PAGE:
With governments around the world setting targets for electrification of transportation—the White House wants half of all new-vehicle sales to be EVs by 2030, and California has ordered that all new cars and light trucks sold must be zero-emission by 2035—legacy auto makers, along with startups, are scrambling furiously for market share, brand recognition, and a huge pile of loot: The annual EV market world-wide is expected to balloon from 2019’s $162 billion to $803 billion by 2027, according to Allied Market Research.
Dietmar Burkhardt, owner of the dealership Sunnyvale Volkswagen, noted that skyrocketing gas prices have hiked interest in EVs. Many drivers in the wealthy and tech-positive Bay Area are keener than ever to leave fossil fuels behind, with customers at his lot pre-ordering more than 300 of VW’s new electric ID.4 compact SUV. Demand for the car is strong across the U.S., he said.
“We have a lot of work to do,” Burkhardt acknowledged. “Volkswagen clearly understands that software development is a huge part of playing in the EV market and this is something that frankly we’re a little bit behind the curve on,” he said. “But there are huge investments being made to get us on track and I’m confident we’ll get that issue taken care of. Having the heritage we do, making automobiles, as opposed to electric motors with iPads attached, is really an opportunity. It’s a very exciting time.”
But legacy automakers must convince buyers to choose their EVs over Musk’s. Tesla has an advantage in the U.S. with a powerful brand tied to singular production of EVs and has built similar enthusiasm in China and parts of Europe, said Cox Automotive analyst Michelle Krebs.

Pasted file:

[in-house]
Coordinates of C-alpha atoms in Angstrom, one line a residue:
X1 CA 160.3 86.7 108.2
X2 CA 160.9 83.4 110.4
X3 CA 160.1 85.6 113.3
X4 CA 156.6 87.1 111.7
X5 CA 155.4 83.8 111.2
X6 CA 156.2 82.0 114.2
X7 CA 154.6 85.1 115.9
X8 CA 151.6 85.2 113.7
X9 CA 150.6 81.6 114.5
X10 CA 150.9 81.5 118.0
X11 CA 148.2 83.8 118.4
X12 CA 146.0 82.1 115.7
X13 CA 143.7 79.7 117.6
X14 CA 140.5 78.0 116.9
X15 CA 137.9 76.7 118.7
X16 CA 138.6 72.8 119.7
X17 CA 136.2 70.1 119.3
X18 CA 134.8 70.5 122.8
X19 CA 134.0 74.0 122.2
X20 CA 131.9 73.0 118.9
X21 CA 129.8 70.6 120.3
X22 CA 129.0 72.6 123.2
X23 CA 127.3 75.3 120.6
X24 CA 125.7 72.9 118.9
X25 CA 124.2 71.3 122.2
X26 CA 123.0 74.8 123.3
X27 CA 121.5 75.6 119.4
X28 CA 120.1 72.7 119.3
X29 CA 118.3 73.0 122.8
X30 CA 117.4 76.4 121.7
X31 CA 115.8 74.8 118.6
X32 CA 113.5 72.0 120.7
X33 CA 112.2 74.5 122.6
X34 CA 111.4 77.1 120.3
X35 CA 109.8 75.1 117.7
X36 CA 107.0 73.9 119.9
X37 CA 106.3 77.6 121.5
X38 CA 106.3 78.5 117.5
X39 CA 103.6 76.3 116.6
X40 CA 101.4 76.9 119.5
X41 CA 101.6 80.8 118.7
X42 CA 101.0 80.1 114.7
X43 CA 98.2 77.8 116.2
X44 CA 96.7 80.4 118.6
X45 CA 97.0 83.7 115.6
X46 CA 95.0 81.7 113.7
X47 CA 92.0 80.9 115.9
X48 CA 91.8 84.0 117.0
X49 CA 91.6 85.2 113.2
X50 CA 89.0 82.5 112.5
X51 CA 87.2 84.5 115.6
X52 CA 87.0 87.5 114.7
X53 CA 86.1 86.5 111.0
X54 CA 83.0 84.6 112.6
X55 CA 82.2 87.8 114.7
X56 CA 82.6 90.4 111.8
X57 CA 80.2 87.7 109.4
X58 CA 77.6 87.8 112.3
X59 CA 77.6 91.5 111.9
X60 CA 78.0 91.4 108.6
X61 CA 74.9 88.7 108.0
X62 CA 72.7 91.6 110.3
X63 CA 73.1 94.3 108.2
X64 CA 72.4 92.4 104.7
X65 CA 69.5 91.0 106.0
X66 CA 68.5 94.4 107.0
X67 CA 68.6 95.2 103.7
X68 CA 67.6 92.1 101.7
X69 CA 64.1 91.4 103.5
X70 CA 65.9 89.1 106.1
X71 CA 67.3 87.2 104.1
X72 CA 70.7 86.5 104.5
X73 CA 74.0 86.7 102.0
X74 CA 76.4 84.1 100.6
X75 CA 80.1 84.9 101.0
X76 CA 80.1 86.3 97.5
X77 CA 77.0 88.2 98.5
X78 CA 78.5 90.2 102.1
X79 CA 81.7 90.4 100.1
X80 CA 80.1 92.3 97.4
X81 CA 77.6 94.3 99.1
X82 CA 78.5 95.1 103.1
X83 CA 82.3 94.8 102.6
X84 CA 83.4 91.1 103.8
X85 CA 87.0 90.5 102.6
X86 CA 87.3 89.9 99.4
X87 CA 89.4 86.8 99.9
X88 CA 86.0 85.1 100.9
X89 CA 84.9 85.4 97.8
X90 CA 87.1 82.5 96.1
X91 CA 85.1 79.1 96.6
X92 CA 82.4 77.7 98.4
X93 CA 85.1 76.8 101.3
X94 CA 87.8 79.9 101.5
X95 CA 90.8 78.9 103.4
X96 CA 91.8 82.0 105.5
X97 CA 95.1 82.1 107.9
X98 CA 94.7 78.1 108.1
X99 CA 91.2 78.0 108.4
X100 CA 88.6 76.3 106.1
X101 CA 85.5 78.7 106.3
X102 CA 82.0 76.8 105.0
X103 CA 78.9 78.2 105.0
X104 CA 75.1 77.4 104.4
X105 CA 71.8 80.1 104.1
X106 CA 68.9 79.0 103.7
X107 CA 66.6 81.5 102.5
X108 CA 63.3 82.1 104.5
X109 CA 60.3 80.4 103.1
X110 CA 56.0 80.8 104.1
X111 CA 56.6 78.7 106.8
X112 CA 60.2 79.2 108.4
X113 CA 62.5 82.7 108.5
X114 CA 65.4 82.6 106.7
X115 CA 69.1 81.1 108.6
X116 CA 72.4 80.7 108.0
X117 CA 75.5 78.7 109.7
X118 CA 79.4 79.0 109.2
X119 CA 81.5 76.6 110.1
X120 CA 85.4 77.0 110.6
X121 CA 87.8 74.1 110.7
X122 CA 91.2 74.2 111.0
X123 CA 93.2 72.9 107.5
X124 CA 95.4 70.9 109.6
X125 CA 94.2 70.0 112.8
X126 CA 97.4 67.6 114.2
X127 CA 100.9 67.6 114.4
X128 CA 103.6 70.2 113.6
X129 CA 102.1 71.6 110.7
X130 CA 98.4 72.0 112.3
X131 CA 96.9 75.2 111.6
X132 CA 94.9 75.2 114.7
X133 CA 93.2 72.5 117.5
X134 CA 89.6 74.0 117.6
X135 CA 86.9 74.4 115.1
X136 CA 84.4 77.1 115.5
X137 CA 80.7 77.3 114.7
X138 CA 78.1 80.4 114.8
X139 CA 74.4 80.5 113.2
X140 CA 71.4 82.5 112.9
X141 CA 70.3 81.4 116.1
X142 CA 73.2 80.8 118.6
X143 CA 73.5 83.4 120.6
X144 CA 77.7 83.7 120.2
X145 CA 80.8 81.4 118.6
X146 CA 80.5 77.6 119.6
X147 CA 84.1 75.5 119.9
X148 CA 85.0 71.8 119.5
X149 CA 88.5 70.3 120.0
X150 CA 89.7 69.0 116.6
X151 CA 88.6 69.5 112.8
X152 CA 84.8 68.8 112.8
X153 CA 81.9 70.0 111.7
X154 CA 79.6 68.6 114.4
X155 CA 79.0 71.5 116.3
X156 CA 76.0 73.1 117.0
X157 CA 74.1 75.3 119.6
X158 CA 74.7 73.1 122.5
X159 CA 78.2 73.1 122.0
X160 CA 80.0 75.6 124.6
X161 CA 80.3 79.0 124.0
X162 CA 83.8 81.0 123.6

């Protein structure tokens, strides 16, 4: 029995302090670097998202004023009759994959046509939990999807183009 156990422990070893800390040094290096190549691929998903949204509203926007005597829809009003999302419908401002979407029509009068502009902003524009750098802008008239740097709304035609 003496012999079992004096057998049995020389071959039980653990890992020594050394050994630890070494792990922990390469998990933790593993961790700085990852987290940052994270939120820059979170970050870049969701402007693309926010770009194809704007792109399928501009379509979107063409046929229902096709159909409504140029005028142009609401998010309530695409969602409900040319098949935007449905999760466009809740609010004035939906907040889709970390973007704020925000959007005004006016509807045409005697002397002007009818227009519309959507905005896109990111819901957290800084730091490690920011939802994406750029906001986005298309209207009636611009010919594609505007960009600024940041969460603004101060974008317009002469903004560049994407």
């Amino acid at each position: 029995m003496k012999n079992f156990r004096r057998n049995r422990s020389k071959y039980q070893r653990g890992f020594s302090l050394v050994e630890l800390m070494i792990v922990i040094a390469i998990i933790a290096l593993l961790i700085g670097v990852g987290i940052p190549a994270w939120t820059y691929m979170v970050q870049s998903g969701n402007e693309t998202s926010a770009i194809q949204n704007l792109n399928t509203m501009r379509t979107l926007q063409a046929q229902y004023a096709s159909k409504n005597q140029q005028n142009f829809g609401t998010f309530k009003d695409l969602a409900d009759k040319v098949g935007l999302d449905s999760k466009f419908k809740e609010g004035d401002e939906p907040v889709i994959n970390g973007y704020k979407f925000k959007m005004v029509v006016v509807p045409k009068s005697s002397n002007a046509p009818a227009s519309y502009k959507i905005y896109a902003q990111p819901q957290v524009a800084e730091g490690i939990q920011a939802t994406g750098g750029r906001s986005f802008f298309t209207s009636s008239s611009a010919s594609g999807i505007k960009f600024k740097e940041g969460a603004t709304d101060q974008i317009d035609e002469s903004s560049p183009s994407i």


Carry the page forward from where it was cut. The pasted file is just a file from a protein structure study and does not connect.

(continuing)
Tesla just started producing vehicles from a factory in Berlin, after opening a Shanghai factory in 2019 to serve the growing Chinese market. The firm plans to open a new factory in Austin early next month, and Musk tweeted this month that Tesla, already operating its Fremont factory at full capacity, is considering “expanding it significantly.”
Chinese EV startups present competition for Tesla in Asia, and U.S. startups such as Rivian and East Bay-headquartered Lucid Motors are pushing into the high-end market Tesla feeds, Krebs noted. Major car makers may come out with models consumers would see as strong alternatives to a Tesla, she added. “We have seen things like the Mustang Mach E and VW ID.4—they’ll nibble around the edges of Tesla but the market is expanding overall and Tesla remains dominant, at least in the U.S,” Krebs said.
Wedbush analyst Ives believes Tesla may be delivering 5 million cars annually within a few years. He expects EV buyers globally will spend $5 trillion over the next decade, with Tesla reaping half of that and the rest going to major carmakers and startups.
Still, Tesla has struggled with quality and safety issues: 11 recalls in four months recently, plus federal probes over purported “phantom braking,” and crashes linked to the firm’s “Autopilot” driver-assist systems. And Tesla owners complain about delays getting cars serviced at special centers, Krebs and Ives noted.
Tesla did not respond to a request for comment.
Many of Tesla’s rivals will play key roles in meeting EV demand, but the exploding market means it is not a zero-sum game, Ives noted. Tesla has Apple-like cachet, and Musk is widely seen as a brilliant, quirky visionary with a proven ability to execute on grand schemes, Ives said.
“It’s ultimately Tesla’s world and everyone else is paying rent,” he said. “It’s like a traveling circus that’s changed the auto industry forever.”